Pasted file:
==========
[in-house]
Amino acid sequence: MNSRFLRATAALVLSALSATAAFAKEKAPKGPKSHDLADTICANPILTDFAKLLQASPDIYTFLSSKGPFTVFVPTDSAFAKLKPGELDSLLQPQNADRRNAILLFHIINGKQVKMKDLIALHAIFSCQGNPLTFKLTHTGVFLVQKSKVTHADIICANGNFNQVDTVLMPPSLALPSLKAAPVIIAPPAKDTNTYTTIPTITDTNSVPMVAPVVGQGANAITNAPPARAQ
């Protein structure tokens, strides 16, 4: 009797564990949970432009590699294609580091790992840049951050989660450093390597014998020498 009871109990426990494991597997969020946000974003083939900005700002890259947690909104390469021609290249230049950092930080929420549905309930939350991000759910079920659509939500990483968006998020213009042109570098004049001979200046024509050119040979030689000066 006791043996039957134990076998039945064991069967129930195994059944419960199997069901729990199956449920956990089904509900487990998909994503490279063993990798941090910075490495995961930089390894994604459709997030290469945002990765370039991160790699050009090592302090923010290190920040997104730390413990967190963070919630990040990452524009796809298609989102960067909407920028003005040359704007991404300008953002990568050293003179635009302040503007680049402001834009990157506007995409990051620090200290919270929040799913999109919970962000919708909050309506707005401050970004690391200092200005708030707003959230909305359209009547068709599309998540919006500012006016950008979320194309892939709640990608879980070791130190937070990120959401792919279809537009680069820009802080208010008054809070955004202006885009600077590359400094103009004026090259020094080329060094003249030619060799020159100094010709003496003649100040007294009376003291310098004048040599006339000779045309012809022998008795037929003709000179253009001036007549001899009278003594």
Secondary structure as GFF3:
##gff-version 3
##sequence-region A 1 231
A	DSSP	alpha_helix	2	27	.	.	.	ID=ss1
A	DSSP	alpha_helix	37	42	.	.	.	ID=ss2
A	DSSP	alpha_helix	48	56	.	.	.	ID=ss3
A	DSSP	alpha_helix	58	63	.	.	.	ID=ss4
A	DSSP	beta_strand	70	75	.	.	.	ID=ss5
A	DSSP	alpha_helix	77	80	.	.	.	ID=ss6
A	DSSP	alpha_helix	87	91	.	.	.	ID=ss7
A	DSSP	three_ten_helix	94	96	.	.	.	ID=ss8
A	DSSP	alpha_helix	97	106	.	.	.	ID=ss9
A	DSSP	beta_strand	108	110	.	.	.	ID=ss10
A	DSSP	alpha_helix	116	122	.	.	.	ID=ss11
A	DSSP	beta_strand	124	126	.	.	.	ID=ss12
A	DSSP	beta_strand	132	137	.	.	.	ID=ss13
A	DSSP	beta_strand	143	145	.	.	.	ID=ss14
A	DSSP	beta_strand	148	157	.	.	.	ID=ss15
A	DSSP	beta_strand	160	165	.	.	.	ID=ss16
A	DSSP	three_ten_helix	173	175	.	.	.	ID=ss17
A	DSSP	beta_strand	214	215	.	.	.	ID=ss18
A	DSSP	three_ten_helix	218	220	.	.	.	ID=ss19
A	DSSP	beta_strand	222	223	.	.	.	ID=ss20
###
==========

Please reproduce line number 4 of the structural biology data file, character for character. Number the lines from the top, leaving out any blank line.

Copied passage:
Secondary structure as GFF3: